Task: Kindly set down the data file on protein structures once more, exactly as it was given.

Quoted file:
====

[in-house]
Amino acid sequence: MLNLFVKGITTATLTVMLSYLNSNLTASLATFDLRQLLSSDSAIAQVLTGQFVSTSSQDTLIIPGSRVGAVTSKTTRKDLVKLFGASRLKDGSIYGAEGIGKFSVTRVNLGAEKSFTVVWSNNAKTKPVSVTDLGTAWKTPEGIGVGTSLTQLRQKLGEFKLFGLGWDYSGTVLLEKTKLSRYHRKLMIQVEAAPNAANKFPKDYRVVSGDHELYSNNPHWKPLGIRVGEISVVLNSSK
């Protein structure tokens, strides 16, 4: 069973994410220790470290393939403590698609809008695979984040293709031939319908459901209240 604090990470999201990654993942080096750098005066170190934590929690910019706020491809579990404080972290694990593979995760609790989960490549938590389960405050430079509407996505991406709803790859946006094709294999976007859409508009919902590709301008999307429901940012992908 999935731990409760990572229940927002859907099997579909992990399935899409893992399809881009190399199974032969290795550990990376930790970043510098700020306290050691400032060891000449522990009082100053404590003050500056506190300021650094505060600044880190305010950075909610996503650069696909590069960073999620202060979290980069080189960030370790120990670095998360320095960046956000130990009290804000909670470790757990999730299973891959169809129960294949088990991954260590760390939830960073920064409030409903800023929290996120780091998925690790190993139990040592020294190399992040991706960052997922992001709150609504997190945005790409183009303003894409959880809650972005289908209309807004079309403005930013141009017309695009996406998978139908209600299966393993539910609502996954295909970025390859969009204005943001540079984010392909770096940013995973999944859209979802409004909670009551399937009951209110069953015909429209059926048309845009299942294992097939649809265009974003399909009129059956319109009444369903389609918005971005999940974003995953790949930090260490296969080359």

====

[in-house]
Amino acid sequence: MLNLFVKGITTATLTVMLSYLNSNLTASLATFDLRQLLSSDSAIAQVLTGQFVSTSSQDTLIIPGSRVGAVTSKTTRKDLVKLFGASRLKDGSIYGAEGIGKFSVTRVNLGAEKSFTVVWSNNAKTKPVSVTDLGTAWKTPEGIGVGTSLTQLRQKLGEFKLFGLGWDYSGTVLLEKTKLSRYHRKLMIQVEAAPNAANKFPKDYRVVSGDHELYSNNPHWKPLGIRVGEISVVLNSSK
């Protein structure tokens, strides 16, 4: 069973994410220790470290393939403590698609809008695979984040293709031939319908459901209240 604090990470999201990654993942080096750098005066170190934590929690910019706020491809579990404080972290694990593979995760609790989960490549938590389960405050430079509407996505991406709803790859946006094709294999976007859409508009919902590709301008999307429901940012992908 999935731990409760990572229940927002859907099997579909992990399935899409893992399809881009190399199974032969290795550990990376930790970043510098700020306290050691400032060891000449522990009082100053404590003050500056506190300021650094505060600044880190305010950075909610996503650069696909590069960073999620202060979290980069080189960030370790120990670095998360320095960046956000130990009290804000909670470790757990999730299973891959169809129960294949088990991954260590760390939830960073920064409030409903800023929290996120780091998925690790190993139990040592020294190399992040991706960052997922992001709150609504997190945005790409183009303003894409959880809650972005289908209309807004079309403005930013141009017309695009996406998978139908209600299966393993539910609502996954295909970025390859969009204005943001540079984010392909770096940013995973999944859209979802409004909670009551399937009951209110069953015909429209059926048309845009299942294992097939649809265009974003399909009129059956319109009444369903389609918005971005999940974003995953790949930090260490296969080359």